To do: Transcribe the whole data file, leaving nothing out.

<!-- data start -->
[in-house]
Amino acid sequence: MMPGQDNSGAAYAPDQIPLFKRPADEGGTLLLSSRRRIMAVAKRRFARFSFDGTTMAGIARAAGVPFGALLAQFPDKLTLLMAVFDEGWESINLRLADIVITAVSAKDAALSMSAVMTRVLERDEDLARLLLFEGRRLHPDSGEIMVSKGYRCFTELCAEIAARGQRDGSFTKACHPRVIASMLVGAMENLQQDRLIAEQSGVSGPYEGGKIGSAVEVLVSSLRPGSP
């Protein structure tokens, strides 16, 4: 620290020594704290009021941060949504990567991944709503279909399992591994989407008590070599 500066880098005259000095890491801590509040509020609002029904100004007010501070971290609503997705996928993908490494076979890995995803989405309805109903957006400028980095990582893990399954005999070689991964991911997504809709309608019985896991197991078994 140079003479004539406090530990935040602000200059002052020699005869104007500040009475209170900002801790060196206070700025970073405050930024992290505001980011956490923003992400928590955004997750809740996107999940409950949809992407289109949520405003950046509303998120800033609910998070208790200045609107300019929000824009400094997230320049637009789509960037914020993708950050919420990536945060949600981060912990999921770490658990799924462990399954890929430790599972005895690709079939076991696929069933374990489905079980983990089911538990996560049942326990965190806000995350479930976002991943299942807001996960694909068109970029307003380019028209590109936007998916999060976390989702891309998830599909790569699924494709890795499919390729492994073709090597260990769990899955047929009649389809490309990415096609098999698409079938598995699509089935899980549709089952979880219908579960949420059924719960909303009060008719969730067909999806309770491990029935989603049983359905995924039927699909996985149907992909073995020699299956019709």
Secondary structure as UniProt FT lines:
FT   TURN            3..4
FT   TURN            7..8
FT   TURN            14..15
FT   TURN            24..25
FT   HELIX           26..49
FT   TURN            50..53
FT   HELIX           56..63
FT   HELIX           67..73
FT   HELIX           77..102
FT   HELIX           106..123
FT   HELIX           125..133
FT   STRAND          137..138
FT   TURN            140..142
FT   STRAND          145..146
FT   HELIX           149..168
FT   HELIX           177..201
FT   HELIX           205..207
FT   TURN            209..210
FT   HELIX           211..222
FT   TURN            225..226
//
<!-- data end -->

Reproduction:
[in-house]
Amino acid sequence: MMPGQDNSGAAYAPDQIPLFKRPADEGGTLLLSSRRRIMAVAKRRFARFSFDGTTMAGIARAAGVPFGALLAQFPDKLTLLMAVFDEGWESINLRLADIVITAVSAKDAALSMSAVMTRVLERDEDLARLLLFEGRRLHPDSGEIMVSKGYRCFTELCAEIAARGQRDGSFTKACHPRVIASMLVGAMENLQQDRLIAEQSGVSGPYEGGKIGSAVEVLVSSLRPGSP
């Protein structure tokens, strides 16, 4: 620290020594704290009021941060949504990567991944709503279909399992591994989407008590070599 500066880098005259000095890491801590509040509020609002029904100004007010501070971290609503997705996928993908490494076979890995995803989405309805109903957006400028980095990582893990399954005999070689991964991911997504809709309608019985896991197991078994 140079003479004539406090530990935040602000200059002052020699005869104007500040009475209170900002801790060196206070700025970073405050930024992290505001980011956490923003992400928590955004997750809740996107999940409950949809992407289109949520405003950046509303998120800033609910998070208790200045609107300019929000824009400094997230320049637009789509960037914020993708950050919420990536945060949600981060912990999921770490658990799924462990399954890929430790599972005895690709079939076991696929069933374990489905079980983990089911538990996560049942326990965190806000995350479930976002991943299942807001996960694909068109970029307003380019028209590109936007998916999060976390989702891309998830599909790569699924494709890795499919390729492994073709090597260990769990899955047929009649389809490309990415096609098999698409079938598995699509089935899980549709089952979880219908579960949420059924719960909303009060008719969730067909999806309770491990029935989603049983359905995924039927699909996985149907992909073995020699299956019709």
Secondary structure as UniProt FT lines:
FT   TURN            3..4
FT   TURN            7..8
FT   TURN            14..15
FT   TURN            24..25
FT   HELIX           26..49
FT   TURN            50..53
FT   HELIX           56..63
FT   HELIX           67..73
FT   HELIX           77..102
FT   HELIX           106..123
FT   HELIX           125..133
FT   STRAND          137..138
FT   TURN            140..142
FT   STRAND          145..146
FT   HELIX           149..168
FT   HELIX           177..201
FT   HELIX           205..207
FT   TURN            209..210
FT   HELIX           211..222
FT   TURN            225..226
//